I wouldn’t do it again, but I still don’t feel bad. My roommates and I allowed a guest to crash on the couch for a day or two here and there, but if they parked in our lots? No way! If you didn’t pay, you didn’t park. If the nighttime walk was unavoidable, at least one of us had a guest pick us up so nobody made the trek alone. I came up with some creative self-defense tools and I felt relatively safe when I was not alone.
I lived on Top Ramen and hard, stinky sink water most of the time to make my rent. I earned my tenant parking.”
Parking Garage Guilt-Trip
“The place I worked at had two parking garages. The first garage was attached to the office building and was reserved parking only. The second garage was one city block away, and it was for the employees who didn’t have reserved parking spaces. Both garages were closed to the public, so employees didn’t have to compete with the general public for parking.
Some people who had to park in the second garage got into the habit of ‘patrolling’ the first garage around mid-to-late afternoon and searched for empty spaces to park in. They believed if a parking space was empty around five in the afternoon, the person whose space it was must have already left for the day. In their eyes, the spot was considered ‘free’.
They didn’t take into consideration that there were many reasons someone might not be parked in their space that late in the day, but would still be returning to the office. Maybe they had an afternoon meeting, a doctor’s appointment, or maybe they worked flex time and their lunch hour was in the afternoon.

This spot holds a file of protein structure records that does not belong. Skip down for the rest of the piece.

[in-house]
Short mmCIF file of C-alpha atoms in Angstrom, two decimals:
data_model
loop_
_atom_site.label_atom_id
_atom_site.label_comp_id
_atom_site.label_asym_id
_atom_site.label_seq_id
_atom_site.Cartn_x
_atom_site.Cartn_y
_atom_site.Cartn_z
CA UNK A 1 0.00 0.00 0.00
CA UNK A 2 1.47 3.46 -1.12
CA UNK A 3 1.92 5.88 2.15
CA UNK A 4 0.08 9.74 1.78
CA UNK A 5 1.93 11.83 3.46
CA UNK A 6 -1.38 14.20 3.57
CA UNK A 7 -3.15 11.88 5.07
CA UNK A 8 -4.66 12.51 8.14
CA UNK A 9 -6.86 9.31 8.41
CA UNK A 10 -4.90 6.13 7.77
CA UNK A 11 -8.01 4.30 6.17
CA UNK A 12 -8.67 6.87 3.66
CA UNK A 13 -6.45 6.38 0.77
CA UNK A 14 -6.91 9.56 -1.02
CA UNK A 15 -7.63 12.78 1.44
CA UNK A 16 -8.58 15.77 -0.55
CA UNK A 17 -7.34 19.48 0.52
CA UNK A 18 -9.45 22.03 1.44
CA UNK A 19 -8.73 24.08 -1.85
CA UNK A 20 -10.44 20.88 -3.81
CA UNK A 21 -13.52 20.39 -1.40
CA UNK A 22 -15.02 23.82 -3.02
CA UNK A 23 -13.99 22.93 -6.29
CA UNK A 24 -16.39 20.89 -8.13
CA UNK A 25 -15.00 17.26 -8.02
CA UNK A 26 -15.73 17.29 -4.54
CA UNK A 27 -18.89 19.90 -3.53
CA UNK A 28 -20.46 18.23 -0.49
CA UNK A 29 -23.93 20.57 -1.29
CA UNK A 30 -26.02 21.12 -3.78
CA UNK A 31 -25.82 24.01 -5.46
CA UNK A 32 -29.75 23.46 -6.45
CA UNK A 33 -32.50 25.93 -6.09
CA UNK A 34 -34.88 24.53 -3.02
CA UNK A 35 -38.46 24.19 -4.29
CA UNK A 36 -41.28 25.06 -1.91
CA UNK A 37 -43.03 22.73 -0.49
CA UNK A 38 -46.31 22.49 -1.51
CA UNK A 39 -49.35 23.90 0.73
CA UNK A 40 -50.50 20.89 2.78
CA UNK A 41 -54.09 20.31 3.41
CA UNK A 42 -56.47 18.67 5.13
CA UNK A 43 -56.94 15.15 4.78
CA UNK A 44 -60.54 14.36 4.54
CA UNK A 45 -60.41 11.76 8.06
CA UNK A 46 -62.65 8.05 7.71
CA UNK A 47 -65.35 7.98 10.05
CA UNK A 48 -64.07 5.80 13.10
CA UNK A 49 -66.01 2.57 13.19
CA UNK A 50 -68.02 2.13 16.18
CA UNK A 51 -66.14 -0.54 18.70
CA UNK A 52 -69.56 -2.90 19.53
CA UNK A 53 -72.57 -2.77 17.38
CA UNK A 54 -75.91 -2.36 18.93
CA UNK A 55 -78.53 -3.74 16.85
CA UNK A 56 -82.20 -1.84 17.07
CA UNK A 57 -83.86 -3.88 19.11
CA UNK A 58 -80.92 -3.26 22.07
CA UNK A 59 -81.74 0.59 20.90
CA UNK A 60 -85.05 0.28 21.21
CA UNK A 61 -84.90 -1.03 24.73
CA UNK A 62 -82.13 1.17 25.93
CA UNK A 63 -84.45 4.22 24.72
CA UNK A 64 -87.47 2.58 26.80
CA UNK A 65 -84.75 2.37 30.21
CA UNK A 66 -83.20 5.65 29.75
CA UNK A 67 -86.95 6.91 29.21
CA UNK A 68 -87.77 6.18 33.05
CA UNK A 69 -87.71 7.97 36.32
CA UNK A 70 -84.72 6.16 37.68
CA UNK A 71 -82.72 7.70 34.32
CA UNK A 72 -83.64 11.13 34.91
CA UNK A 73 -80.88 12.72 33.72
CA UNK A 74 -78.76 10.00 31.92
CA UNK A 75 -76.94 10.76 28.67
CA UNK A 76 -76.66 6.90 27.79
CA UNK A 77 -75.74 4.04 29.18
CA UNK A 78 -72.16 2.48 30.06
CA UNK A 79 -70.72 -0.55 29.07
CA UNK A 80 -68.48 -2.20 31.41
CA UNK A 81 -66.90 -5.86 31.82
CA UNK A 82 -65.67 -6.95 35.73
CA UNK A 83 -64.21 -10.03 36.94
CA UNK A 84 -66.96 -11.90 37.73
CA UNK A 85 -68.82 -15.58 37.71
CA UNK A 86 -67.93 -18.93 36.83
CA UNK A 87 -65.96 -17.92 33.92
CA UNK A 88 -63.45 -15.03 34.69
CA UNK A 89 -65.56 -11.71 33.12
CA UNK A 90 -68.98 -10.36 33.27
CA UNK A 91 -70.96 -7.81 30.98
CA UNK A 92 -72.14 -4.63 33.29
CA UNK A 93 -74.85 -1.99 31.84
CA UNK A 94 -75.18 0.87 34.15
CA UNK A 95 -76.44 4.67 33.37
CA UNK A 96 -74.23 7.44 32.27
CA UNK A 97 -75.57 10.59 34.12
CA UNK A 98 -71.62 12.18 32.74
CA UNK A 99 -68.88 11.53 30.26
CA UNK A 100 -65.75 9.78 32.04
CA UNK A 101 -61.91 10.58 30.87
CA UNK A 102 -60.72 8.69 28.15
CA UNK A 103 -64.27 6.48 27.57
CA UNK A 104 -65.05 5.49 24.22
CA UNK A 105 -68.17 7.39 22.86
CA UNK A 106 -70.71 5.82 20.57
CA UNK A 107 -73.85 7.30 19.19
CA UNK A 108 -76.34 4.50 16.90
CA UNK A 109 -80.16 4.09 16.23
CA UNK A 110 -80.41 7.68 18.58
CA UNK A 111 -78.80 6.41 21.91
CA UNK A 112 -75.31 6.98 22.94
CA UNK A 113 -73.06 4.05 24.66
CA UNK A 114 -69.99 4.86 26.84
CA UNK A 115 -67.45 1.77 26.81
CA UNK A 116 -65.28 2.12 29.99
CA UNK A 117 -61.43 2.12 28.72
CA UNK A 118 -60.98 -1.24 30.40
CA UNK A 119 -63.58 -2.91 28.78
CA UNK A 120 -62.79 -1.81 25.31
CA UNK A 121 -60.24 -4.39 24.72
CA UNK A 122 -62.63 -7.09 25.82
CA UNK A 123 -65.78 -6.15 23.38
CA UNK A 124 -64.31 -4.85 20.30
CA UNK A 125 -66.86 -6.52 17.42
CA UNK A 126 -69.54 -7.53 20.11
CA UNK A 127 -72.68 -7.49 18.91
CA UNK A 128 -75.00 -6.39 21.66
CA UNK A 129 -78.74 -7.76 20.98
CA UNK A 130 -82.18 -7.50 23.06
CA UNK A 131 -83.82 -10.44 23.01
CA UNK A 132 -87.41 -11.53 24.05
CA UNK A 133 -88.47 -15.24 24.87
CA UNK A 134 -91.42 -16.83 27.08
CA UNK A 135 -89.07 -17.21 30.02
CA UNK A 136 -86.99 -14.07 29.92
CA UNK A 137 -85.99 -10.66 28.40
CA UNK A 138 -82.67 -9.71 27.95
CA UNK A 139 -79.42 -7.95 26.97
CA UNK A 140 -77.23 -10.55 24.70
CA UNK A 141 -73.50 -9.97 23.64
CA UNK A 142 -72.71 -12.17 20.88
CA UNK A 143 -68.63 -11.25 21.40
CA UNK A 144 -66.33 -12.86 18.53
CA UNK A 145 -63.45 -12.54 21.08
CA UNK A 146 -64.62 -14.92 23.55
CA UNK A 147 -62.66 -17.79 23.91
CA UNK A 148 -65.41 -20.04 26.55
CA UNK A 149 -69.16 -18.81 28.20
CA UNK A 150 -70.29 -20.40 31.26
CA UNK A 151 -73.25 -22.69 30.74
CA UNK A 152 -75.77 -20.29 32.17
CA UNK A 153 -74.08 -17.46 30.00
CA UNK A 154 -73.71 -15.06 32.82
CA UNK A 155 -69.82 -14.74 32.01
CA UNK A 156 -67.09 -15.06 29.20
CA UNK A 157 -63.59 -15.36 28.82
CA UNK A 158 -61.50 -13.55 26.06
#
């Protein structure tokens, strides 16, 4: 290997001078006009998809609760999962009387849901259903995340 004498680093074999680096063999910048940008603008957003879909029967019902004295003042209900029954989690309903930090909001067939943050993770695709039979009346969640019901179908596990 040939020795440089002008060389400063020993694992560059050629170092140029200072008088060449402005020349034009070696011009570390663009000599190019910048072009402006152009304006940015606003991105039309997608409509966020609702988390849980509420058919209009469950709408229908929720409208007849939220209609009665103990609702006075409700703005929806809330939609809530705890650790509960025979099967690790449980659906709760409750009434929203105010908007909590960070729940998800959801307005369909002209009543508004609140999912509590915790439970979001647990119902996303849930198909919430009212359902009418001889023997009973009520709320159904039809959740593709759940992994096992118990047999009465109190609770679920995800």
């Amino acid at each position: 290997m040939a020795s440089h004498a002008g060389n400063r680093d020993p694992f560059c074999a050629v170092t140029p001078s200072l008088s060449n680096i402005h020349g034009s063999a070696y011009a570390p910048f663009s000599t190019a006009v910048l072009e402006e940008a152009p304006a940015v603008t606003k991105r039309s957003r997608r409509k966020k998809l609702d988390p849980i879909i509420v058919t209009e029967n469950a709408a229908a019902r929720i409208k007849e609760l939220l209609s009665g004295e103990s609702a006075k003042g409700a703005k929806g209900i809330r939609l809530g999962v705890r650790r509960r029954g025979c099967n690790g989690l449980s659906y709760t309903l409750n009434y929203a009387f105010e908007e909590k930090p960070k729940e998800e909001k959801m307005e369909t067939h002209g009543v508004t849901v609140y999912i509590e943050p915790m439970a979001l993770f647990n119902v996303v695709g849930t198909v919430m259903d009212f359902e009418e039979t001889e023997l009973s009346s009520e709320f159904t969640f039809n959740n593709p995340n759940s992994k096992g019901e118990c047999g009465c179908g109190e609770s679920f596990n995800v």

I worked flex time and was often away from the office from about two-thirty to three-thirty. I became very, very tired of coming back to work and finding someone else’s car in my reserved space. It got to the point that it was happening multiple times per week.
I started to print out signs. They weren’t anything fancy, just printed on normal copy paper. I made the font big enough so the message filled the page. The signs read:
‘I don’t appreciate your parking in my reserved parking space. For future reference:
Mondays, 8:00 a.m. to 5:00 p.m. – This is not your parking space.
Tuesdays, 8:00 a.m. to 5:00 p.m. – This is not your parking space.
Wednesdays, 8:00 a.m. to 5:00 p.m. – This is not your parking space.
Thursdays, 8:00 a.m. to 5:00 p.m. – This is not your parking space.
Fridays, 8:00 a.m. to 5:00 p.m. – This is not your parking space.
I kept a big stack of the signs in my car, along with a couple of rolls of heavy-duty packing tape. When I found someone in my parking space, I plastered every glass surface on the car with the signs. I made sure nothing touched the paint or anything that could be damaged by the tape. When I say plastered, I meant plastered. Depending on the size of the car, I put four of them on one side window, eight to twelve on the windshield, and however many the rear window held. It was impossible to drive if the signs were not removed.
Irritating, but it didn’t take that long to rip paper signs off your car. That’s why I used packing tape and made sure I smoothed every single piece of tape with my fingernail. There weren’t air bubbles, corners, or edges that stuck up to make removal easy. Not a single piece of tape overlapped another. In other words, I made sure they couldn’t just rip the tape off; they likely had to use a razor blade to remove all the tape and its residue, and it would eat up a significant amount of their time.
I think I made signs three times before word got out not to mess with my parking space. No one ever parked in my space again.”
‘She Went To Leave, And I Heard An Ear-Piercing Shriek’
“At the place I worked, we had assigned parking. I worked in a small country town on the outskirts. My co-worker was too lazy to park in her space, so she took mine. I didn’t mind if I walked to work, but it was the principle of the situation. If she would have asked, I would have traded her parking spots. After I asked my co-worker to not park in my spot numerous times, I hatched a plan.